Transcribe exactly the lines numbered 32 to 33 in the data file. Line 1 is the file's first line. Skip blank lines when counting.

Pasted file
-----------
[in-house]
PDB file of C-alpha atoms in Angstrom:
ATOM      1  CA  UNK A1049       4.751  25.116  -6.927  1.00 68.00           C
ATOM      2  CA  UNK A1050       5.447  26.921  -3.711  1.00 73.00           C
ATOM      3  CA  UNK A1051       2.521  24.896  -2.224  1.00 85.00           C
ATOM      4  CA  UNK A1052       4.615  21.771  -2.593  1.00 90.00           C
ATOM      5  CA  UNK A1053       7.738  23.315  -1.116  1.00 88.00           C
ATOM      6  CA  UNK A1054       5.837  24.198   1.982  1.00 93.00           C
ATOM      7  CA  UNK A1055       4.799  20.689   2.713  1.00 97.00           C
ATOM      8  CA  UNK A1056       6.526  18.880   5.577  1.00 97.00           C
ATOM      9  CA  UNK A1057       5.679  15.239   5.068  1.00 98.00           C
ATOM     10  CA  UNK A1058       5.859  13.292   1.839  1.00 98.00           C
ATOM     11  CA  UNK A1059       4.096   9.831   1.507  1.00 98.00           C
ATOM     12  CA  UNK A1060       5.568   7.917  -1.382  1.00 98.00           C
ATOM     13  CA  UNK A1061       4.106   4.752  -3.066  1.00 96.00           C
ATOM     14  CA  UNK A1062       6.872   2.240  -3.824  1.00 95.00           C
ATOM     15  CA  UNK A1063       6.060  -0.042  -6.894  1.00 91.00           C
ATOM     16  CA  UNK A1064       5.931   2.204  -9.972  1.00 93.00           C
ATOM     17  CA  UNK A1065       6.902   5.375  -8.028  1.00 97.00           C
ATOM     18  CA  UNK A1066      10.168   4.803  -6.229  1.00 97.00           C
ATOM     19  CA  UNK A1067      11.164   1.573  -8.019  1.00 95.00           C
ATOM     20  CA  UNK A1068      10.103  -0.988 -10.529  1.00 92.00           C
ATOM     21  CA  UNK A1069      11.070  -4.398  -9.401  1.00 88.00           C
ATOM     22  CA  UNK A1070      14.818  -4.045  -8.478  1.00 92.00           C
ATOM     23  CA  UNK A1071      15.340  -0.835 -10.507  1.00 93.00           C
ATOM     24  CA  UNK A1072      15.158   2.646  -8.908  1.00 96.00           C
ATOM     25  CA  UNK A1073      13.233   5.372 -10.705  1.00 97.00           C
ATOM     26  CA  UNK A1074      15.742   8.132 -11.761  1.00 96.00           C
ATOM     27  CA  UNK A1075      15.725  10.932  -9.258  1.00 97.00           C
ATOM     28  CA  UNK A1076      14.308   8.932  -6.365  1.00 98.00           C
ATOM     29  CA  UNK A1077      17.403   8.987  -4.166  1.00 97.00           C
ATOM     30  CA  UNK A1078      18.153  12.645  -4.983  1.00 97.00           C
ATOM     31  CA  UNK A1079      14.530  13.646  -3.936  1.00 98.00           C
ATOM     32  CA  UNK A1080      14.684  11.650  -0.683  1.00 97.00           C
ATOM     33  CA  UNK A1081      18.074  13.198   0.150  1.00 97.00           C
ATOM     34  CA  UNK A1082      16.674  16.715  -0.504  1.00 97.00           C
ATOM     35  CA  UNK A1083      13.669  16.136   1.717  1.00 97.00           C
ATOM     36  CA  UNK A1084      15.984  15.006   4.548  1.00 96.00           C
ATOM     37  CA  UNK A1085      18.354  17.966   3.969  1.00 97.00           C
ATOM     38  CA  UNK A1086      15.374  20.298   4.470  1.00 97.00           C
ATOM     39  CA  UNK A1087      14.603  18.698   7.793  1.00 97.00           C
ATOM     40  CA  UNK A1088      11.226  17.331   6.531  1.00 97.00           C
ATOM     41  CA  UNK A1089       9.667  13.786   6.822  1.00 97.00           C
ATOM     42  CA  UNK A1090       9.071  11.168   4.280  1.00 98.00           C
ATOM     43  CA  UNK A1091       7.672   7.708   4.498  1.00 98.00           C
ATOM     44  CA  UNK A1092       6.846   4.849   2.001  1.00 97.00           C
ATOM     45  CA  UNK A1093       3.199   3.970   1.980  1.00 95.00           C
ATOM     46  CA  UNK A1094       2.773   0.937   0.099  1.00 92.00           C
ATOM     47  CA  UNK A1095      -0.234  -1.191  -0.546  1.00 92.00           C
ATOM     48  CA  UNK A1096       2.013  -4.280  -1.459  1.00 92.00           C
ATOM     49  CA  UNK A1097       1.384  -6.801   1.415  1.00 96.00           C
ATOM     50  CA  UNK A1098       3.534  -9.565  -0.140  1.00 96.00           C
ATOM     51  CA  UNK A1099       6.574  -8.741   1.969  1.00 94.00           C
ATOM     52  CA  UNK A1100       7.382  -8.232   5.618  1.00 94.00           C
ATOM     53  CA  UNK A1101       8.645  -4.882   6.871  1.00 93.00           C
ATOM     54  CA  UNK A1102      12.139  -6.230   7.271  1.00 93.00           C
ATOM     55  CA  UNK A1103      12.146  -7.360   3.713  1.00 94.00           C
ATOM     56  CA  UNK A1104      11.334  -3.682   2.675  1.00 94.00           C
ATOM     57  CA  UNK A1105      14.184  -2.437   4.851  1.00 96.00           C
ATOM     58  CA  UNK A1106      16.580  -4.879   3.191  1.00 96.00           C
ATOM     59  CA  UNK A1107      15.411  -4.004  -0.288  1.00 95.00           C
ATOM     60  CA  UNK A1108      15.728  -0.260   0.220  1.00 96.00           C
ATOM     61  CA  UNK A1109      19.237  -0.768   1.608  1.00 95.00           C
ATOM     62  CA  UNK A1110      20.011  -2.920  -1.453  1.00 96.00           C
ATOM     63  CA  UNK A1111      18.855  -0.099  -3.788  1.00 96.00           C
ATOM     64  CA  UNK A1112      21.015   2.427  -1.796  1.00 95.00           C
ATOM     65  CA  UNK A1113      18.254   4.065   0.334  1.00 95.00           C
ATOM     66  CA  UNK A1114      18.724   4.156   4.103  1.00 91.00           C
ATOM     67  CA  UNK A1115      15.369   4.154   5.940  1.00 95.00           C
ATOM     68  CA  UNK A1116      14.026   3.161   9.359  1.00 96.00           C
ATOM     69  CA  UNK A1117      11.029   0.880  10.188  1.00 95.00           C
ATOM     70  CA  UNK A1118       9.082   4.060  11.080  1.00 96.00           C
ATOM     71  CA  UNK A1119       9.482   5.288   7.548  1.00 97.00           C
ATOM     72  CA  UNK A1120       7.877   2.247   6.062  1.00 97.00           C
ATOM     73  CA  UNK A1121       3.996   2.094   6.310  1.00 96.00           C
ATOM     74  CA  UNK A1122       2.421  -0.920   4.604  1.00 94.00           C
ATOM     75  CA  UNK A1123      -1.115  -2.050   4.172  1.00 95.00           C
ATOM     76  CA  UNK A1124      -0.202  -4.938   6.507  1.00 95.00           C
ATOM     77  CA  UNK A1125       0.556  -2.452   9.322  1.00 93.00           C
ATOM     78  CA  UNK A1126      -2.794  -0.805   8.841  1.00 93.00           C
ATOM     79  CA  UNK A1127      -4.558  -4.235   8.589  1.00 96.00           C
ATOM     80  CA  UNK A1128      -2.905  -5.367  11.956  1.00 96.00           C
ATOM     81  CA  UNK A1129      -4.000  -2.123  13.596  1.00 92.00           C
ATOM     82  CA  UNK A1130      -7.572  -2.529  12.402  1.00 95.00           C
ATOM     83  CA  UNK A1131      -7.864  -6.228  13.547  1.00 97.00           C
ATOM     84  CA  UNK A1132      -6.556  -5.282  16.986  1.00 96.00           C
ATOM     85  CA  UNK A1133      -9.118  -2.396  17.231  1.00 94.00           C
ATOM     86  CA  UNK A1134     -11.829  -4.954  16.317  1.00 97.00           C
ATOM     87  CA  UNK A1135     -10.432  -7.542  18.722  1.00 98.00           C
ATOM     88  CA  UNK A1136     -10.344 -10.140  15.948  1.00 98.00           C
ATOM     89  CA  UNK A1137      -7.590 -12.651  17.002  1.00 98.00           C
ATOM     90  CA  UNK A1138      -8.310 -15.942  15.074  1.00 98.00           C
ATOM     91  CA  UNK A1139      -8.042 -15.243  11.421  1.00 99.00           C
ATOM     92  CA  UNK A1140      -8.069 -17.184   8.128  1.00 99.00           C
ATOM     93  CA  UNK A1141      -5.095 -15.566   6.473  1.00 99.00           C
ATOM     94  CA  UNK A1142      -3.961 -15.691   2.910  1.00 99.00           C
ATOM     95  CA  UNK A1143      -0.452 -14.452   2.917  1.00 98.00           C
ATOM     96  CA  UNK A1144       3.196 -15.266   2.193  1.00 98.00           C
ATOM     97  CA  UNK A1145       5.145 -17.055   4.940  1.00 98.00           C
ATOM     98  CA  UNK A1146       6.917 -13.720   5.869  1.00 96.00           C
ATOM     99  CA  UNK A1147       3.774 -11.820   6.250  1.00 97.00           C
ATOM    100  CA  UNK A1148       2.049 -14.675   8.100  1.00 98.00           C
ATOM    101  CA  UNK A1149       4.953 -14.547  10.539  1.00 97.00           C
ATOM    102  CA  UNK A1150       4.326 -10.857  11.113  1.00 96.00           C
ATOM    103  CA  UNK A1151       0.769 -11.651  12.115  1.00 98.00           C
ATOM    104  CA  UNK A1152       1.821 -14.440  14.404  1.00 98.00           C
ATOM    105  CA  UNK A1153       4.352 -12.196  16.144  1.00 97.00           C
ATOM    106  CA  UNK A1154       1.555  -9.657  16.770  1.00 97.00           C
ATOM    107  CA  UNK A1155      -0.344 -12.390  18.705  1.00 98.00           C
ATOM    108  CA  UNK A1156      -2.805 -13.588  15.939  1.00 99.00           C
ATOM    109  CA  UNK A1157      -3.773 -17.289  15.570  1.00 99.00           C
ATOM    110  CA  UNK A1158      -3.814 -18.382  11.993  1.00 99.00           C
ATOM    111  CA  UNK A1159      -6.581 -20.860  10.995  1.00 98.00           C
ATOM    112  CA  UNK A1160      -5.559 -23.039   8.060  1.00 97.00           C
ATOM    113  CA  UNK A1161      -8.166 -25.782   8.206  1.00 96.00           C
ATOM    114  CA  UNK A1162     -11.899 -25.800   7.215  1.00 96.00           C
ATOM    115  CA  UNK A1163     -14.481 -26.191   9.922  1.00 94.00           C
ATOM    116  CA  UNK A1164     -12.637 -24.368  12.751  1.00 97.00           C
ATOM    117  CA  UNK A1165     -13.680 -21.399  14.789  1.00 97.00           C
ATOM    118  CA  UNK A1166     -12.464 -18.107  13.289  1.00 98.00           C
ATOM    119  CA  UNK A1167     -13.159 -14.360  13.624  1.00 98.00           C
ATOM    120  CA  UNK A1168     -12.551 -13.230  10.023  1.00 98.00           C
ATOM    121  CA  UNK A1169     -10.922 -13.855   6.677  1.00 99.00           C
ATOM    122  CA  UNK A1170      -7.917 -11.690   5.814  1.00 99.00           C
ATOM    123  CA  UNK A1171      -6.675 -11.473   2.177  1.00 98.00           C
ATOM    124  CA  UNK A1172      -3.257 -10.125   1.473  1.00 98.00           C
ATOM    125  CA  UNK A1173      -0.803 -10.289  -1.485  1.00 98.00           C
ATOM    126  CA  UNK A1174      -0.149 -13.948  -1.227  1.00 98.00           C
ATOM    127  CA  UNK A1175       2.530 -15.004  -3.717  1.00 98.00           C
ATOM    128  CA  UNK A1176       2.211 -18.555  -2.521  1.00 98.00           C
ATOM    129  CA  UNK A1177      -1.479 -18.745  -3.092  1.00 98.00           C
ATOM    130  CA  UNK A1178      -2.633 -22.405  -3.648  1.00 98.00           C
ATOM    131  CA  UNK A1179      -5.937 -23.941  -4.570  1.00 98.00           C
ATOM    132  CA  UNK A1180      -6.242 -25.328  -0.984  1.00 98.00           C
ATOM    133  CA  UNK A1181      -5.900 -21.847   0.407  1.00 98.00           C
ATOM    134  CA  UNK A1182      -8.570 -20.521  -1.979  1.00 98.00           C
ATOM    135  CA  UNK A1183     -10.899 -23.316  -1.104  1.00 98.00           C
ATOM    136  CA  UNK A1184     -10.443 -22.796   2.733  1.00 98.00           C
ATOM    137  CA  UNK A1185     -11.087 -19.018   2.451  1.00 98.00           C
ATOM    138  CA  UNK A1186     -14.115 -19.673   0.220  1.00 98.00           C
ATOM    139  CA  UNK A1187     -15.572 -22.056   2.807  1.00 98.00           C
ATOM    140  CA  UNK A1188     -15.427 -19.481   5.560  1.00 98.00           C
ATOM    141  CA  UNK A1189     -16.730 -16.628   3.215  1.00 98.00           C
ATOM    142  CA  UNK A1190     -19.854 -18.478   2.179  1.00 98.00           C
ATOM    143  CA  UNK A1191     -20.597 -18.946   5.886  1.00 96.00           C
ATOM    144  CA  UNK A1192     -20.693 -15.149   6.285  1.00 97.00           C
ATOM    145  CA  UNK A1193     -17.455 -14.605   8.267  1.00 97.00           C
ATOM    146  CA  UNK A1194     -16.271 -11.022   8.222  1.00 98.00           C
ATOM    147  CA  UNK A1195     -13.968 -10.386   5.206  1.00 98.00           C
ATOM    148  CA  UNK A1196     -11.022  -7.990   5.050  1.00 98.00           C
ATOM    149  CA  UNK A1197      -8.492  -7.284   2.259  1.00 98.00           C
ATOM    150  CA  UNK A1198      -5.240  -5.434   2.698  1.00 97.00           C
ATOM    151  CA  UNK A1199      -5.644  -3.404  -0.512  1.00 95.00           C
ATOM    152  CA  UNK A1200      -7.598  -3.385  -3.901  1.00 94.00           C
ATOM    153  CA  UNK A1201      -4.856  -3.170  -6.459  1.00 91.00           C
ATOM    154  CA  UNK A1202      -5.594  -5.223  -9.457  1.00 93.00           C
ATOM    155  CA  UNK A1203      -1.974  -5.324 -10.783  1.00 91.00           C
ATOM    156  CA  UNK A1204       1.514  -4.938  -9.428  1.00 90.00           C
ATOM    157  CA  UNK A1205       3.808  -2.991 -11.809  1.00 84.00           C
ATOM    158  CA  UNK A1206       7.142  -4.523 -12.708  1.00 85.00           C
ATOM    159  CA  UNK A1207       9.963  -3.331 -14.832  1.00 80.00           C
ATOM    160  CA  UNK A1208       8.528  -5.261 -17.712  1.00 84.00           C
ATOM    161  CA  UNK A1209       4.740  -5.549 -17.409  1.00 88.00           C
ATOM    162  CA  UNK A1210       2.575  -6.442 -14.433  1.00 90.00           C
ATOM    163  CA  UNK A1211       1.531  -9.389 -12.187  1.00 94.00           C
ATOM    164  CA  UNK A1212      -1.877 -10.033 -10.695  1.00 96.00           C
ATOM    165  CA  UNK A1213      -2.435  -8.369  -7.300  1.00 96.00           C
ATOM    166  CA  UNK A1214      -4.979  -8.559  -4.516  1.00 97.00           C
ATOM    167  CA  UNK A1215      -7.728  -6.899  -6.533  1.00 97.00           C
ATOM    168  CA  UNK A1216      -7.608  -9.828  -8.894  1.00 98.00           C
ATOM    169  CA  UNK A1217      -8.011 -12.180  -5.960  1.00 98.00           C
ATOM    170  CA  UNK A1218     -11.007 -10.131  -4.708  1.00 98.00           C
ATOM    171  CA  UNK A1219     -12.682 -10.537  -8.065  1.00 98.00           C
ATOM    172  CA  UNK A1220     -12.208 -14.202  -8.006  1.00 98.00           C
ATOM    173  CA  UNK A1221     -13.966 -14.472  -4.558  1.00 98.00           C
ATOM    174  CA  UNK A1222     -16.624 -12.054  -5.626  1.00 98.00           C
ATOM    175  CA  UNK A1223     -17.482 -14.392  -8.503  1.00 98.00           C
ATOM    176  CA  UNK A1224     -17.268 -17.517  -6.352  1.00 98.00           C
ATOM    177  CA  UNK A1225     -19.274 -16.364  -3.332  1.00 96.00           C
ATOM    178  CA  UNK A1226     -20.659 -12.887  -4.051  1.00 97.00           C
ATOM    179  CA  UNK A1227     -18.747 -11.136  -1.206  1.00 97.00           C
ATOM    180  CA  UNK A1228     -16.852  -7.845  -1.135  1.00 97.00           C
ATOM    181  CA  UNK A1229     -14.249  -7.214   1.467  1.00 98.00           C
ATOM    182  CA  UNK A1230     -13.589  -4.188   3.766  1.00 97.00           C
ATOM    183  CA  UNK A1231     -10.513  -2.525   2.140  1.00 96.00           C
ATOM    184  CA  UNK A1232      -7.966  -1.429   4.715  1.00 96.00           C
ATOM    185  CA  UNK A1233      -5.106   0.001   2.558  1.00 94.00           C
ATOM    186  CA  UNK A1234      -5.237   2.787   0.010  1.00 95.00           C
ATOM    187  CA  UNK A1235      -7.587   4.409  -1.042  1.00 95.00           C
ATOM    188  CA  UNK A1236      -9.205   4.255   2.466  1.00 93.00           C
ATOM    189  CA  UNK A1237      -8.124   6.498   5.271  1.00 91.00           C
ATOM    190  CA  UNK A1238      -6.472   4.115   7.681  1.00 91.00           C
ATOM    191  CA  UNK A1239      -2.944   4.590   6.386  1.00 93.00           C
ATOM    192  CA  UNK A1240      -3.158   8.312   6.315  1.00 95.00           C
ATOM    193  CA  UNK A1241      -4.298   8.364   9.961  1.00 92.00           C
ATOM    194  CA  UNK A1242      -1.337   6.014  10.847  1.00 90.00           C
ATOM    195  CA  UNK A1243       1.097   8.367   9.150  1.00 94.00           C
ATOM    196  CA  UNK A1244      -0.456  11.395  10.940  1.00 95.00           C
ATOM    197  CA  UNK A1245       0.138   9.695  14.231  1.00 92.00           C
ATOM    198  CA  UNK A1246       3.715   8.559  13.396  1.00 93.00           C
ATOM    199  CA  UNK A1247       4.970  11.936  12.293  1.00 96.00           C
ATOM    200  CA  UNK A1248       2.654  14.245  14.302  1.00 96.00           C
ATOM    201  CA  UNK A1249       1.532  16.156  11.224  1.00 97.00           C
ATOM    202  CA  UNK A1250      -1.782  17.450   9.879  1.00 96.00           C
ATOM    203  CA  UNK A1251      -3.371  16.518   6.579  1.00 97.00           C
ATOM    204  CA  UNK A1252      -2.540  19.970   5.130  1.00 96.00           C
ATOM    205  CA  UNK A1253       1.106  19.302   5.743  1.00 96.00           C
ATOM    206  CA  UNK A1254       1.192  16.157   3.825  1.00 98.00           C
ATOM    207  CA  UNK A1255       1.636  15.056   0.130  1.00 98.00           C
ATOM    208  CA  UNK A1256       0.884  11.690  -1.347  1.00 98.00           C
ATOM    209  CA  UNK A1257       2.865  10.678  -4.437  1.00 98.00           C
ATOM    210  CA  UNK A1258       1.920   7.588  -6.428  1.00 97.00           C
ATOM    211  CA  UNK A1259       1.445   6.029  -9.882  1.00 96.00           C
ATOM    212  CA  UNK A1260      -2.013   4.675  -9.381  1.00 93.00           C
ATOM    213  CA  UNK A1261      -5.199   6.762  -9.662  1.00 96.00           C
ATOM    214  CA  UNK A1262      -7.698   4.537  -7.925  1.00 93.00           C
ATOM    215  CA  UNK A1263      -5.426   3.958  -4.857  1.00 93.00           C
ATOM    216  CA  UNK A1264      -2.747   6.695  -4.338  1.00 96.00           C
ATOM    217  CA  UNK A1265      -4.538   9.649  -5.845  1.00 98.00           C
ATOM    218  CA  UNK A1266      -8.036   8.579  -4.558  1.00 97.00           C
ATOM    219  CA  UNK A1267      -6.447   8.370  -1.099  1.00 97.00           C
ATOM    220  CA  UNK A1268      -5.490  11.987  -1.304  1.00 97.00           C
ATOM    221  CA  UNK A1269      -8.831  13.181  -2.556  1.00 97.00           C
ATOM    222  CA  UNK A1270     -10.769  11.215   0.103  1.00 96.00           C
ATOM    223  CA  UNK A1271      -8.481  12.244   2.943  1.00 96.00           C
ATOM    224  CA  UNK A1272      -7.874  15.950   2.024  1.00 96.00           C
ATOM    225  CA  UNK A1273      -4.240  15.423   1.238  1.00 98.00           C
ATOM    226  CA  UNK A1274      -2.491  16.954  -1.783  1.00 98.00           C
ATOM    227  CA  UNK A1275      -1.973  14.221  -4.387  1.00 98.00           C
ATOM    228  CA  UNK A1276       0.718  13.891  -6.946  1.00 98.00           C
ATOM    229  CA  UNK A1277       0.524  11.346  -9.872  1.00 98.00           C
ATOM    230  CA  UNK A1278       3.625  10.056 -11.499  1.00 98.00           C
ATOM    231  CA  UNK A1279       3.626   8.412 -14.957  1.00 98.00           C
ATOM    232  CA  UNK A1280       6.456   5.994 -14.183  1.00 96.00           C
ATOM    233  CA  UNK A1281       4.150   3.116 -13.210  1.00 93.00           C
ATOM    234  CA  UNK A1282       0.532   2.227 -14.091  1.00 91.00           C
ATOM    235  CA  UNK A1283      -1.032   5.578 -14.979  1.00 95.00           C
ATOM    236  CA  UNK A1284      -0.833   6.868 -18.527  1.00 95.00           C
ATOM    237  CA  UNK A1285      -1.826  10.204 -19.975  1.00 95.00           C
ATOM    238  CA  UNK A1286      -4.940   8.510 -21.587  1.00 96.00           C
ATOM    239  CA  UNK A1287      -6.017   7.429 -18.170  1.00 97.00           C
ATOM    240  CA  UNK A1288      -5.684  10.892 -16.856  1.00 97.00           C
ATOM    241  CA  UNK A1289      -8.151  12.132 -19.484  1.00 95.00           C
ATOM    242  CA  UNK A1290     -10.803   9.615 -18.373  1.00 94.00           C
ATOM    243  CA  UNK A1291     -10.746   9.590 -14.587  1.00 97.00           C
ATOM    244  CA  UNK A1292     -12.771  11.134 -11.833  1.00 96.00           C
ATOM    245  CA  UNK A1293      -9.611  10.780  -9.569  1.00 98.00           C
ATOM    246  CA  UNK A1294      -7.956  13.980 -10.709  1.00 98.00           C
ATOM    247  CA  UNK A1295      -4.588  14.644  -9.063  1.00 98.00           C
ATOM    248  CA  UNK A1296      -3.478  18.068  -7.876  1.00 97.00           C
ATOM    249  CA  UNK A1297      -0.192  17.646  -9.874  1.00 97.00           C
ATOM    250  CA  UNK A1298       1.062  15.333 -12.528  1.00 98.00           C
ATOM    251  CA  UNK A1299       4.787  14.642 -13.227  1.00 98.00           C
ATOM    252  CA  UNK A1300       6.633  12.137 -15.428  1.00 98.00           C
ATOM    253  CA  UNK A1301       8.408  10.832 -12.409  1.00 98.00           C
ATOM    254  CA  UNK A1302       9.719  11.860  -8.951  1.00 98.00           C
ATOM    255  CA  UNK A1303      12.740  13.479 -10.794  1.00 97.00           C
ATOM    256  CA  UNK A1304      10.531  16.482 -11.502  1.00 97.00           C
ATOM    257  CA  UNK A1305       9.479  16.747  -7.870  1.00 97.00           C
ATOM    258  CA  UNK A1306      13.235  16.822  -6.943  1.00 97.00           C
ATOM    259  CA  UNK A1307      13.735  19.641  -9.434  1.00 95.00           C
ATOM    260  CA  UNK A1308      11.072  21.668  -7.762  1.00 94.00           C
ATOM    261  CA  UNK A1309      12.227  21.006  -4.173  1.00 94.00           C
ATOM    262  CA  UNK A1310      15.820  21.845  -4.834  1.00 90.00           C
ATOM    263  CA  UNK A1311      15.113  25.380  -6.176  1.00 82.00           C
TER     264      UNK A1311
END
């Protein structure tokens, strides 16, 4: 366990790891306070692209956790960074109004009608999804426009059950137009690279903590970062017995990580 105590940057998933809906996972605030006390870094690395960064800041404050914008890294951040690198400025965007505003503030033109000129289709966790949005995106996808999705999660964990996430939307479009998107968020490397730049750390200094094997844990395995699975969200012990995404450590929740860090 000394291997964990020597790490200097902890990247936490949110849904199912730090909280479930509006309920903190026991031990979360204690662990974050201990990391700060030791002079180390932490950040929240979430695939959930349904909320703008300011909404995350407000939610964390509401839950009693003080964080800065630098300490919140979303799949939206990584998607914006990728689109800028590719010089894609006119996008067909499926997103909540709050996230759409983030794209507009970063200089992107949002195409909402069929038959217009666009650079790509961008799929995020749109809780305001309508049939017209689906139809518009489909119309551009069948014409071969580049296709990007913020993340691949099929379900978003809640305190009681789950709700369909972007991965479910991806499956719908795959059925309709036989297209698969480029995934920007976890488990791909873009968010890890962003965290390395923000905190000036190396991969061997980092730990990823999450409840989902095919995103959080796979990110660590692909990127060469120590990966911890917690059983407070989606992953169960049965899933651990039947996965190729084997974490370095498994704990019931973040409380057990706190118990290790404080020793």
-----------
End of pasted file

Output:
ATOM     30  CA  UNK A1078      18.153  12.645  -4.983  1.00 97.00           C
ATOM     31  CA  UNK A1079      14.530  13.646  -3.936  1.00 98.00           C